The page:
Involving IRBs in the drug approval process

Involving IRBs in the drug approval process

EDITORIAL Involving IRBs In The Drug Approval Process Everyone knows that the Food and Drug Administration is slow, bureaucratic, inflexible, and uni...

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Involving IRBs In The Drug Approval Process Everyone knows that the Food and Drug Administration is slow, bureaucratic, inflexible, and unimaginative. After all, haven’t we all heard and read such allegations on numerous occasions? Moreover, many of us in the pharmaceutical field have had some personal experiences that have confirmed-or a t least seem to have supported-just such conclusions regarding that federal agency. Consequently, it strikes us as strange that there is little notice or interest when the FDA advances a proposal that would be expected to (a) speed up drug approval, (b) reduce government involvement, (c) provide a major departure from current drug approval processing, and (d) represent innovative thinking on the entire regulation of early drug testing. We refer to FDA’s proposals to expand the role, function, and responsibility of Institutional Review Boards (IRBs). These are the local review committees which are now set up and operating in many private and public institutions, and which serve as a sort of peer review group to examine and pass upon the suitability of proposed research involving human subjects or patients prior to the start of such studies. Evidently, the general track record to date of these IRBs has been quite satisfactory. Experience seems to have shown that they are effective and that they work rather well in accomplishing their objective of protecting human subjects from undue risks. The FDA has taken note of this performance and has advanced the thought that IRBs might provide an excellent vehicle to expedite Phase I testing in the consideration of Investigational New Drugs (INDs). Phase I is the initial testing in humans that involves short-term studies in a small number of normal subjects or patients to test the properties of the drug and levels of toxicity, metabolism, and pharmacologic effects. After basic information about the drug is obtained in these preliminary studies, and assuming the results are favorable and encouraging, the effectiveness and relative safety of the drug are then studied by larger and more detailed investigations in patients; this is referred to as Phase 11.Finally, at Phase 111, more extensive testing is performed on patients to systematically assess the drug’s safety and effectiveness. For various reasons, many compounds tested never get beyond Phase I. Moreover, this is a time-consuming process that requires practically the same degree of scientific review resources to evaluate as the subsequent phases which involve many more human subjects. Consequently, Phase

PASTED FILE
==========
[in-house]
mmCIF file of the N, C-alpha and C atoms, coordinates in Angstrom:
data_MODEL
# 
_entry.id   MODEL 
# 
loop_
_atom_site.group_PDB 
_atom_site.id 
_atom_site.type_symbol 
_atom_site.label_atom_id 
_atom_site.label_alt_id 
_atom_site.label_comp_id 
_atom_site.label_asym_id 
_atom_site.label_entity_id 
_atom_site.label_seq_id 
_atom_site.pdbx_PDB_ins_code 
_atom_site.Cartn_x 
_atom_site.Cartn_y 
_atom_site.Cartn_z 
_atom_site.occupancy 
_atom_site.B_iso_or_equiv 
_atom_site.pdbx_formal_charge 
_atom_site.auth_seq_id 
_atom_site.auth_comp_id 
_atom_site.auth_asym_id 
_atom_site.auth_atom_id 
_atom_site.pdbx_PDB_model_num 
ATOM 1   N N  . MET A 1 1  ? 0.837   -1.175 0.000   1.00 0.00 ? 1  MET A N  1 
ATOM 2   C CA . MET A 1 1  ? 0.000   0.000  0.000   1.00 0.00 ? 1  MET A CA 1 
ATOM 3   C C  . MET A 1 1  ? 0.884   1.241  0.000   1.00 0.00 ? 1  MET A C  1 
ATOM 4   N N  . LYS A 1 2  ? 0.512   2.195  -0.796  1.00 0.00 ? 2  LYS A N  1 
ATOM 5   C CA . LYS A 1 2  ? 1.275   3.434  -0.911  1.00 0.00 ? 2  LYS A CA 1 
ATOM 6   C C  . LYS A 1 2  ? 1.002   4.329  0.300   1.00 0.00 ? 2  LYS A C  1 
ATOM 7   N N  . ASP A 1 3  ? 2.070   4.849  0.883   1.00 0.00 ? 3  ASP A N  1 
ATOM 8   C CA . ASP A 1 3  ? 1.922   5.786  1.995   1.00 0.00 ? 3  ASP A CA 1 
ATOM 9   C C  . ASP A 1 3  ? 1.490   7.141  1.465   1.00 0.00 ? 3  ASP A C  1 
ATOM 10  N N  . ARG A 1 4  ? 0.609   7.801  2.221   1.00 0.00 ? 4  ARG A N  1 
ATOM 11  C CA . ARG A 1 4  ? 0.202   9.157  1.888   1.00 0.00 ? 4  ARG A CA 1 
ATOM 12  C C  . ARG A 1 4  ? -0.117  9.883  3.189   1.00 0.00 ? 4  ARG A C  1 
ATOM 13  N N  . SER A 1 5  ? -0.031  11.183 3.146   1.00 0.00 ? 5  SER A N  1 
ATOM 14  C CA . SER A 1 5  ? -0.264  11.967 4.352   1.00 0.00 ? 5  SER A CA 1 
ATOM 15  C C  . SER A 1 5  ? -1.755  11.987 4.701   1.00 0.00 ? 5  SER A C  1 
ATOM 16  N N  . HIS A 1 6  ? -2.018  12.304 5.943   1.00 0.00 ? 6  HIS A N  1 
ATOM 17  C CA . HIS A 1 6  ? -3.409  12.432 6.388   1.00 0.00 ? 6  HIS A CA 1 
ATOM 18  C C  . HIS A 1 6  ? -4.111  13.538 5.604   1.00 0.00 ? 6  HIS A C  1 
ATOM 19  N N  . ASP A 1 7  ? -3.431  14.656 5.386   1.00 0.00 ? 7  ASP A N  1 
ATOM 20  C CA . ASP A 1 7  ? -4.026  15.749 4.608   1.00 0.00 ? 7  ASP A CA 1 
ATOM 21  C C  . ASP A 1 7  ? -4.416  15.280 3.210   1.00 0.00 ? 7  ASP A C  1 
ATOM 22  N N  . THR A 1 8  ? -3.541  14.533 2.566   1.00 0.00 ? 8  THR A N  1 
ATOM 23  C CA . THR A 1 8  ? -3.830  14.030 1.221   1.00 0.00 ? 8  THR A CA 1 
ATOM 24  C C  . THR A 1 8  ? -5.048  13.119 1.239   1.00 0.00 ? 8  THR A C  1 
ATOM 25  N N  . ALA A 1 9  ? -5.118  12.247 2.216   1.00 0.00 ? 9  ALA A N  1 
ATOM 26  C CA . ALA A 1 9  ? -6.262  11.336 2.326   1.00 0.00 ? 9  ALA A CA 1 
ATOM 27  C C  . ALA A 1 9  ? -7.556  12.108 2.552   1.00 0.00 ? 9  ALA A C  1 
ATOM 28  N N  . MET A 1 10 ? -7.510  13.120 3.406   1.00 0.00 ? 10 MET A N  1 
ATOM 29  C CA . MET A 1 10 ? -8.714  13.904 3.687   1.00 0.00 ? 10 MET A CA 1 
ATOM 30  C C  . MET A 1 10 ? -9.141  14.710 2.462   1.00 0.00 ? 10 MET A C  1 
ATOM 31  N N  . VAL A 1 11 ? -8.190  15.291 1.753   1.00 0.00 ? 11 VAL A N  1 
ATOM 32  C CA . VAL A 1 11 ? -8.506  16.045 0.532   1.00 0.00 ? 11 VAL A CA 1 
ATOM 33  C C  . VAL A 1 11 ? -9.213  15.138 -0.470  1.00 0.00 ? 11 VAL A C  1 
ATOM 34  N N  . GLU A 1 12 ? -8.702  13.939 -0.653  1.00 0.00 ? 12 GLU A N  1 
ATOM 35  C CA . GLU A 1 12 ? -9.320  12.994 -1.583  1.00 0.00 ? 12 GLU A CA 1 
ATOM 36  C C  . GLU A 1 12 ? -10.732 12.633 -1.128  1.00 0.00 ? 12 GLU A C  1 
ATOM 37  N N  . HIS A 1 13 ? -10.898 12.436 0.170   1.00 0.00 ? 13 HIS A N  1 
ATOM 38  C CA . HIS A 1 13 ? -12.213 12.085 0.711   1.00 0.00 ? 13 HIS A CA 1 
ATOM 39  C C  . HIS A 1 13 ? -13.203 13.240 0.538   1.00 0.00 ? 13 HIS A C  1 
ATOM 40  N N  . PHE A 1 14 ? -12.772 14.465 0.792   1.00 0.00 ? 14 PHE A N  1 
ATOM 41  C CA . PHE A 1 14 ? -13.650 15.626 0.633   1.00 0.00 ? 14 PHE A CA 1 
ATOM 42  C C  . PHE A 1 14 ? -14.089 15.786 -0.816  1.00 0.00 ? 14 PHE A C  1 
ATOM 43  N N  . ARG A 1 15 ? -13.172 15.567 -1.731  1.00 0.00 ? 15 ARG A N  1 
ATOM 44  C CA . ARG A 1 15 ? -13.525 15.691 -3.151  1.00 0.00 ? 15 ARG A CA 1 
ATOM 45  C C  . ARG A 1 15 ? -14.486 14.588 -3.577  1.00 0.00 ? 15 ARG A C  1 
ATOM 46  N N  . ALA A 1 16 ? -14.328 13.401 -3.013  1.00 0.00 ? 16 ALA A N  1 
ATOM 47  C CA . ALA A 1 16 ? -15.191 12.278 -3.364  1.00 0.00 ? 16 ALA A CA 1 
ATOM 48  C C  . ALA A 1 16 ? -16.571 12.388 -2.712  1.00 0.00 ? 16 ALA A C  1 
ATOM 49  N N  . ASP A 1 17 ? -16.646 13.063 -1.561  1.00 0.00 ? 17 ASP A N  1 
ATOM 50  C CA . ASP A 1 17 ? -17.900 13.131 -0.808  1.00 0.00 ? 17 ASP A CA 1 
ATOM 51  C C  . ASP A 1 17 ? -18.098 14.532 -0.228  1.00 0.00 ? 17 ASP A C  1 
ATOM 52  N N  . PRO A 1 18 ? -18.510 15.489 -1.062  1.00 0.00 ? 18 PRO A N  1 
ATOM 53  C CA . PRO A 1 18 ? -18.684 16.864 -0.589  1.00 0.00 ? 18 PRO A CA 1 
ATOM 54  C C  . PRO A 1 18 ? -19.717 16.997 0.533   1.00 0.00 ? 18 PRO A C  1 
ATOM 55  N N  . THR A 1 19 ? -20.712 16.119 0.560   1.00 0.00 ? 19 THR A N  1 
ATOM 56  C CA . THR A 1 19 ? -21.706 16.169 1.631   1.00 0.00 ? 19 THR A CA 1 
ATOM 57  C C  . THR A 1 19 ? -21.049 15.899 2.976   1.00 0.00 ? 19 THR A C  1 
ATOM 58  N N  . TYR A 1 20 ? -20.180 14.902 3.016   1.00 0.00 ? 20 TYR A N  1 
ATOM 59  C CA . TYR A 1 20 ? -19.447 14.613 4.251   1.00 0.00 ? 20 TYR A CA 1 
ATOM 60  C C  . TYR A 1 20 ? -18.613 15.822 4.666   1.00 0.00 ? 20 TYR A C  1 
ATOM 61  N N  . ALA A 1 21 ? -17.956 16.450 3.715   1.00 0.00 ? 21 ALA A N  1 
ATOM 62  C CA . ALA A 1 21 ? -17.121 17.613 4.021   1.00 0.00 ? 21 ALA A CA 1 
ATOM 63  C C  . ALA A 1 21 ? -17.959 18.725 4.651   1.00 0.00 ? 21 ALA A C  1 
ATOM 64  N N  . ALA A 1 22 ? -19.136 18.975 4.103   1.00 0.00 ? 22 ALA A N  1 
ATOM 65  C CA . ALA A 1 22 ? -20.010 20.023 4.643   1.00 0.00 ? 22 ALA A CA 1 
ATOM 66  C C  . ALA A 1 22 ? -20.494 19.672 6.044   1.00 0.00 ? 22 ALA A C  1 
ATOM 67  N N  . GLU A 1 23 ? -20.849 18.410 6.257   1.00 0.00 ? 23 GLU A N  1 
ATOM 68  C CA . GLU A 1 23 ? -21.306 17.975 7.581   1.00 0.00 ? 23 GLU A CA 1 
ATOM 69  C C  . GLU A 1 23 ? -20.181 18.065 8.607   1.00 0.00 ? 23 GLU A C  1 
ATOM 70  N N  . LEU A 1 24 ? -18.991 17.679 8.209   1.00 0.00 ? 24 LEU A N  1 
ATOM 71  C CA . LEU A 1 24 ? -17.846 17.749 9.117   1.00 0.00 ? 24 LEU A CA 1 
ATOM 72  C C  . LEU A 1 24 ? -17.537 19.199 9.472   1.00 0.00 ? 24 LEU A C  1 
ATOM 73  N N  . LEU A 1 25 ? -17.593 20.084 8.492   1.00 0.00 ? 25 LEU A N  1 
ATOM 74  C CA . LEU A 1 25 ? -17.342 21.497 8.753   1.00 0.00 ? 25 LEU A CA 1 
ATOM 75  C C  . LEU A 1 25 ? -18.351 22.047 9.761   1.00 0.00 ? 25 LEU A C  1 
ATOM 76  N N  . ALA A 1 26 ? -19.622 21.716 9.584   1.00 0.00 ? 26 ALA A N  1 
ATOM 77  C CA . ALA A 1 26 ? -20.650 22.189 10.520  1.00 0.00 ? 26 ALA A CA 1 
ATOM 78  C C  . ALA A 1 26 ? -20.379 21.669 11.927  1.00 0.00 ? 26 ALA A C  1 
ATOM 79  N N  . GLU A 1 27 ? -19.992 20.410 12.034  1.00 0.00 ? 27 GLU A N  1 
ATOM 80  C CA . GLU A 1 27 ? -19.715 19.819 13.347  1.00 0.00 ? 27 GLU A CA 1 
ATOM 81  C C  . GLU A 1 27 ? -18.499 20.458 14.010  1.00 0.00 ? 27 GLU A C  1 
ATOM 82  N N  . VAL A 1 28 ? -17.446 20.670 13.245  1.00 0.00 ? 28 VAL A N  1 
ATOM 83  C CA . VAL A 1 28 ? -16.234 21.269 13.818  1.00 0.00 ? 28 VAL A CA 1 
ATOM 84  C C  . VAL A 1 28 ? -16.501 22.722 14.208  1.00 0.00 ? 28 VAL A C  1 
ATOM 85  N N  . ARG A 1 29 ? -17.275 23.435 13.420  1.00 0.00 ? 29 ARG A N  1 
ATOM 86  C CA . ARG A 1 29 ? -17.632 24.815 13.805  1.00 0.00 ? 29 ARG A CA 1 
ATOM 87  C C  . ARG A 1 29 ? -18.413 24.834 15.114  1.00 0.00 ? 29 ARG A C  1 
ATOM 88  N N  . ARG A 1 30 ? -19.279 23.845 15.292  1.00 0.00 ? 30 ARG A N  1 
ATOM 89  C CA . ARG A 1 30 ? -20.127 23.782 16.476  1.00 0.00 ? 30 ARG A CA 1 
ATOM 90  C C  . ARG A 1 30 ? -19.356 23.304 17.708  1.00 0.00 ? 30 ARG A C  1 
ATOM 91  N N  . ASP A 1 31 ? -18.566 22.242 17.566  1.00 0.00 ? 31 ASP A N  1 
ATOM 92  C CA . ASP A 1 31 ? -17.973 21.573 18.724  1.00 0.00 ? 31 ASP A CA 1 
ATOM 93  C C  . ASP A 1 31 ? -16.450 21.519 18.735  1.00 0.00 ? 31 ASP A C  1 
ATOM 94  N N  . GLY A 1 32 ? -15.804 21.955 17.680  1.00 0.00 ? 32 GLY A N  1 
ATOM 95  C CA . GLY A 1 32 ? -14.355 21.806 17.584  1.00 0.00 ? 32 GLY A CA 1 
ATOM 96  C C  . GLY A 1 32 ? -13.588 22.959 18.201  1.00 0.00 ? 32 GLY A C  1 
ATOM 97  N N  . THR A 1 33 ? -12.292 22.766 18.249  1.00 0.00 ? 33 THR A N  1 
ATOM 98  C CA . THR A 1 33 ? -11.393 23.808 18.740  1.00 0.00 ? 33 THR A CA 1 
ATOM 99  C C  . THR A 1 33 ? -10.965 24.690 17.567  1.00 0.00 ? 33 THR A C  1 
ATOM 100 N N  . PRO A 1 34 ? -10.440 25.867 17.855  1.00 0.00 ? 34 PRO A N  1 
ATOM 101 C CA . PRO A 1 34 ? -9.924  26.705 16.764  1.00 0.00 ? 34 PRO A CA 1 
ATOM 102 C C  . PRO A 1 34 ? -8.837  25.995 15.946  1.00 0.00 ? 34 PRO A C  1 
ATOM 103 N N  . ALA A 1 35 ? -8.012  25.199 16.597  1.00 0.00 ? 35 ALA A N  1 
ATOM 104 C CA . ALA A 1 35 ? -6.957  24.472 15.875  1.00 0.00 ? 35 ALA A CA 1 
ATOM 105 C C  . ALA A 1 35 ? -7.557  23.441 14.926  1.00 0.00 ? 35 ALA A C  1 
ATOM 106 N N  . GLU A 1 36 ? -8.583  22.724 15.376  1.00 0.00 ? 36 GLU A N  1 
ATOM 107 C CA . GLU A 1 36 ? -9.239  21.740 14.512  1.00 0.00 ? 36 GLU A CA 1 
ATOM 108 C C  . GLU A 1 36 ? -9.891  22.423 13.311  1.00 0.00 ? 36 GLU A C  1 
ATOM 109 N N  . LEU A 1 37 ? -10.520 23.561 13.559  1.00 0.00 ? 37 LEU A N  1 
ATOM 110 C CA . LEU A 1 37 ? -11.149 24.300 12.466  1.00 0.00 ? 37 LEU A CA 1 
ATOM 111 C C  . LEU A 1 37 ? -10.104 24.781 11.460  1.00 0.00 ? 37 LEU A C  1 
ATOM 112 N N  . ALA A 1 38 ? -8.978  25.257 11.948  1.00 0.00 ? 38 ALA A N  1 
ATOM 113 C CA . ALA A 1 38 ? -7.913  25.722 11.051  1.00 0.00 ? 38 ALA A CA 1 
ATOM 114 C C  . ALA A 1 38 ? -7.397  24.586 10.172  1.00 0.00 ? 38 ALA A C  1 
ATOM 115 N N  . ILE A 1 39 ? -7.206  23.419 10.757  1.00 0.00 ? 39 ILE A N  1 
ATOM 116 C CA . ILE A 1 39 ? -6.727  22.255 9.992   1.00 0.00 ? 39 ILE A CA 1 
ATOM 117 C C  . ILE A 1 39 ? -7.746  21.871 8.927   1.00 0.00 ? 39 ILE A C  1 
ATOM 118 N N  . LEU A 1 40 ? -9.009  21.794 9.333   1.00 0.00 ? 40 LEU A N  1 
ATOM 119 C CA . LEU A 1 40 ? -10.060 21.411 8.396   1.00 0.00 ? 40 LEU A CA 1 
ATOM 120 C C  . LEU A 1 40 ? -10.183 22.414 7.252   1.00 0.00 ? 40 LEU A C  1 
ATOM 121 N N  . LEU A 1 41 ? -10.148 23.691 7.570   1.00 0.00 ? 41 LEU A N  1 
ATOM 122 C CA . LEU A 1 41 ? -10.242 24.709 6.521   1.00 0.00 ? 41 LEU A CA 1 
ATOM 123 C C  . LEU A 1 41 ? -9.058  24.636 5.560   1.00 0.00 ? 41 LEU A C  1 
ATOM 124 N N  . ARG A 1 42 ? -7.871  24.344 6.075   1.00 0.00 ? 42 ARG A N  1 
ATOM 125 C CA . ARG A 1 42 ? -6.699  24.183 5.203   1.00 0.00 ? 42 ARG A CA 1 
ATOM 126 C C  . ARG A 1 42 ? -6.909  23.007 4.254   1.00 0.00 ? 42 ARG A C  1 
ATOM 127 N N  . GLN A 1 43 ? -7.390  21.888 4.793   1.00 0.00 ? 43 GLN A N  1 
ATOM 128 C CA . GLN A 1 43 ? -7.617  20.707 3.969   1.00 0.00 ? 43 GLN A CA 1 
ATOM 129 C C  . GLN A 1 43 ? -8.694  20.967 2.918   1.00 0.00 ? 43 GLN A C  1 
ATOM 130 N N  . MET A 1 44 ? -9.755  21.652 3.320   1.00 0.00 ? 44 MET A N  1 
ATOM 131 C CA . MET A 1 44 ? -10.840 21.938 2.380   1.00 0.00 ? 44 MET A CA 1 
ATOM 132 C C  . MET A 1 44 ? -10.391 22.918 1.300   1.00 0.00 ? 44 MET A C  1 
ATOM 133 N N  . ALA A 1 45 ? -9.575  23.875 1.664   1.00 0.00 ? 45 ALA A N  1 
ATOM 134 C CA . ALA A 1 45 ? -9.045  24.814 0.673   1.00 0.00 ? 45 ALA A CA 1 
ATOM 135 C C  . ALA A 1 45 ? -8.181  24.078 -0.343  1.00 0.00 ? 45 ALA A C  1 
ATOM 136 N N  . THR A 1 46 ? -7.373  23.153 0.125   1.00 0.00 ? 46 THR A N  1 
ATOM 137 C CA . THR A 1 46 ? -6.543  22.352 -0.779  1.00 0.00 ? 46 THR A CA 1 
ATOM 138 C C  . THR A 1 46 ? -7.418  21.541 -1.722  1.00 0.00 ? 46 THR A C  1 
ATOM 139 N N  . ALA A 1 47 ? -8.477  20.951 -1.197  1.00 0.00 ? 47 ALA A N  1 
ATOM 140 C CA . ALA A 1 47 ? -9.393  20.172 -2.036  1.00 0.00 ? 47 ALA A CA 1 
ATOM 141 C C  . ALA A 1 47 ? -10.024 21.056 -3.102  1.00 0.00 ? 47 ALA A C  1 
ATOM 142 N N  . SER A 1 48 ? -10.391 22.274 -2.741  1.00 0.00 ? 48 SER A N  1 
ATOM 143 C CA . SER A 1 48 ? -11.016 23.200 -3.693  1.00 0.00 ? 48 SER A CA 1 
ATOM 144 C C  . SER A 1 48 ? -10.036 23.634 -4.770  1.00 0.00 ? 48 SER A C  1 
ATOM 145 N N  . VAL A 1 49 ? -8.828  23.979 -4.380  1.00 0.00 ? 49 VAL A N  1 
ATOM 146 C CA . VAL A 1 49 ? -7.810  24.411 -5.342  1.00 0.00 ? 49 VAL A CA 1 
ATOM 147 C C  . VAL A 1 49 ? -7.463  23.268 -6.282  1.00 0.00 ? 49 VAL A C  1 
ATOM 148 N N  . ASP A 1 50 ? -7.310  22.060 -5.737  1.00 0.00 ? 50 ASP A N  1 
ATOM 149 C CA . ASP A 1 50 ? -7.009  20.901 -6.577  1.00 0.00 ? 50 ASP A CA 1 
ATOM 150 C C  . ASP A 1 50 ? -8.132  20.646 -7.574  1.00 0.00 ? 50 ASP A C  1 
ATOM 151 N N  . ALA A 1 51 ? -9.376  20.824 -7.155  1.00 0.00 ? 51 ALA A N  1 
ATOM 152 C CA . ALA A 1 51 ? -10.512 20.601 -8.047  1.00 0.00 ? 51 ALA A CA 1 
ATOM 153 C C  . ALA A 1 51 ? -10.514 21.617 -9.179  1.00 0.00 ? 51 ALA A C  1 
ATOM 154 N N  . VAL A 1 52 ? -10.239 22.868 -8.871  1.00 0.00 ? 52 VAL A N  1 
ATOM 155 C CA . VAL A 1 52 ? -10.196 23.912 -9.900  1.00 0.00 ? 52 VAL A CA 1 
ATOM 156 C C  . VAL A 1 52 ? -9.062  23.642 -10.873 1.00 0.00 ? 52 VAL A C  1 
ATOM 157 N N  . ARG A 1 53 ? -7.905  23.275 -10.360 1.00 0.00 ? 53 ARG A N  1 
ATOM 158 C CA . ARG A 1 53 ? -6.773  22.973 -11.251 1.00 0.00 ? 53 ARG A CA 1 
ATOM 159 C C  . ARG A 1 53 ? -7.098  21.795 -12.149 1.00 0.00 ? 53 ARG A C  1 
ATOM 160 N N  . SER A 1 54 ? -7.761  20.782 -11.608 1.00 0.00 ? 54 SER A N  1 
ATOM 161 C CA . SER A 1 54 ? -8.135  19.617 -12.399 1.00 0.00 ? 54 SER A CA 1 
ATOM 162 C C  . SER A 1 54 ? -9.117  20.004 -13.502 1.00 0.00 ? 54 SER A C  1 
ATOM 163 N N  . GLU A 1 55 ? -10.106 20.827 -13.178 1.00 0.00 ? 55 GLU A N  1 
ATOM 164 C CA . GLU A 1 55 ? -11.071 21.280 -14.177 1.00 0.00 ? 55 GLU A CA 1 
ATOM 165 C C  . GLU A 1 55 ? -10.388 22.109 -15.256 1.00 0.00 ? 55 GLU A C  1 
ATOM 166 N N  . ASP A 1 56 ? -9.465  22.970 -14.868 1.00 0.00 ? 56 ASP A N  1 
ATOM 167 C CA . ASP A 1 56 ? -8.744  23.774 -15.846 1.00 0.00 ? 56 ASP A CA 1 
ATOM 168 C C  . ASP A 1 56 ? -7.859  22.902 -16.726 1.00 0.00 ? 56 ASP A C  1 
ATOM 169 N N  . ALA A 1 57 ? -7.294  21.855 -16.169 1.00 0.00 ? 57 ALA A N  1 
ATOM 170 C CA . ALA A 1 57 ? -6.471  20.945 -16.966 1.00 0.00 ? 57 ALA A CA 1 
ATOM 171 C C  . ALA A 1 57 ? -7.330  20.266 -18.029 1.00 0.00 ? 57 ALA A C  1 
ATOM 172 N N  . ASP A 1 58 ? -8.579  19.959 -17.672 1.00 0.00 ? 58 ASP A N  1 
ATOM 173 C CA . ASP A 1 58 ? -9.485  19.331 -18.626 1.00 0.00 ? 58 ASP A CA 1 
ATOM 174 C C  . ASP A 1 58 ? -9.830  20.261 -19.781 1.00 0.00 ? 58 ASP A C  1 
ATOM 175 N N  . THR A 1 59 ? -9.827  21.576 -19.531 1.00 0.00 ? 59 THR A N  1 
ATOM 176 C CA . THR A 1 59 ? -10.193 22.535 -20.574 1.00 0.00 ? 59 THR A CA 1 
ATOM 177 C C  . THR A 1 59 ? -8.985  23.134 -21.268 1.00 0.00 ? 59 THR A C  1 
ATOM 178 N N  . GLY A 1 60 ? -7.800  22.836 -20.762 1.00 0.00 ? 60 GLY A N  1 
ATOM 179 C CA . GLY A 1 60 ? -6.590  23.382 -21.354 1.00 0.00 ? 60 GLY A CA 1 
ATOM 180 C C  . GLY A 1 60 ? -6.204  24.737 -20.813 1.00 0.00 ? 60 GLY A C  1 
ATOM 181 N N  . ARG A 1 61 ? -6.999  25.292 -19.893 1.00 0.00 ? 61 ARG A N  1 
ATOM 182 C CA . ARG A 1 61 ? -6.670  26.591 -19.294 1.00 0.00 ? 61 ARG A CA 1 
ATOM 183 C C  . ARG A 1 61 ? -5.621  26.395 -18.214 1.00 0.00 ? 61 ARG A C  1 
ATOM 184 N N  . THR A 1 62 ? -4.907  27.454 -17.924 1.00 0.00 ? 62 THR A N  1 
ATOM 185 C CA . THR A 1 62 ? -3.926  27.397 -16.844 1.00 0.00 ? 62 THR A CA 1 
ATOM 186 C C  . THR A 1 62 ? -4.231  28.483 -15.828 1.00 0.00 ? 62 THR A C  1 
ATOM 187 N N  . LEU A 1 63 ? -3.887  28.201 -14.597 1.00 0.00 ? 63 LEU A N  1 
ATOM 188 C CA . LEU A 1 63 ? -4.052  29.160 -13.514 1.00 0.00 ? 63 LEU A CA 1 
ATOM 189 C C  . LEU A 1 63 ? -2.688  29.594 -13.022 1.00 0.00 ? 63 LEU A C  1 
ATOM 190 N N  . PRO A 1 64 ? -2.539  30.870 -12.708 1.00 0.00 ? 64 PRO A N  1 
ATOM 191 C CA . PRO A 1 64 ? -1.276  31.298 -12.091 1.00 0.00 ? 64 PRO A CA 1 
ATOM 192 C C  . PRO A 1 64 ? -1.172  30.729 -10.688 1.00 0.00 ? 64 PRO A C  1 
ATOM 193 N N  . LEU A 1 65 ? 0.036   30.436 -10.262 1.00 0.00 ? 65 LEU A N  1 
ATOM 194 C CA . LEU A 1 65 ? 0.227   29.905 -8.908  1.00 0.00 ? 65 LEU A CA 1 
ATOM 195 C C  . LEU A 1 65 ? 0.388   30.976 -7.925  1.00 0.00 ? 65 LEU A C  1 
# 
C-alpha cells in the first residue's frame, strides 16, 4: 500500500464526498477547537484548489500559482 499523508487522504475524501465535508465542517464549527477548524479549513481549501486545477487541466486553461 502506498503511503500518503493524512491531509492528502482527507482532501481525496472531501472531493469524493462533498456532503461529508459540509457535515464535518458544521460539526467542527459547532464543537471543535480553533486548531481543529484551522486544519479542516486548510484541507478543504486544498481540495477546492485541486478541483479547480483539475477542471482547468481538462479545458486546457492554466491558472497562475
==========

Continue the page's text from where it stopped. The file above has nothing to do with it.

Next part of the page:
I drains off a considerable, and perhaps disproportionate, fraction of FDA’s available resources for conducting medical reviews. And a t the same time, a parallel process is being conducted by the IRBs. If not identical, the process is very similar and the ultimate objectives are comparable. Furthermore, it has been argued that due to local familiarity, the IRB is able to assess the situation far better than any agency hundreds of miles away with only a batch of papers on which to make its judgments and render a decision. Consequently, certain officials within the FDA-along with a few outside clinical investigators-have raised the question of whether it might eliminate duplication, expedite drug approval processing, lower research costs, and conserve scarce resources if the FDA were to reduce its review functions during the Phase I/early-Phase I1 period of the IND, conditioned upon a willingness of the IRBs to accept increased responsibilities in this area. Such a transfer would not change the standards of human subject protection and, hence, would not put patients a t any greater risk than under the present arrangement. The FDA informally has been “floating” this idea for at least a year. And, in the Federal Register of September 11, FDA formally described its interest in pursuing such a possible arrangement by publishing a summary of the issue and inviting comments from all interested parties. The FR item asks for views on five specific points as well as inviting responses to the general proposition. The FDA appears to be genuinely interested in achieving some positive result in this matter. FDA Commissioner Arthur Hull Hayes, Jr., has supplemented the FR notice with a personal mailing to a broad spectrum of individuals and groups to call their attention to this issue and to invite the widest possible response. On the surface, this concept (of using local IRBs to a greater extent as a trade-off for reducing most FDA oversight during Phase I and early-Phase I1 drug studies) makes a good deal of sense to us. But, as noted above, for some strange reason the idea seems to have generated little interest or publicity among any of the usually vocal and active groups on the drug scene: the lay press, broadcast media, consumer advocates, pharmaceutical trade organizations, Congress, or special interest groups. It would be most regrettable-indeed, even tragic-if one of the few real potential solutions to reducing government “red tape” and the so-called “drug lag” were allowed to die simply because of apathy and neglect on the part of all concerned.

-EDWARD G. FELDMANN American Pharmaceutical Association Washington, D.C.

0022-35491 821 0 100-0001$0 1.0010 @ 1982. American Pharmaceutical Association

Journal of Pharmaceutical Sciences 1 1 Vol. 71, No. 1, January 1982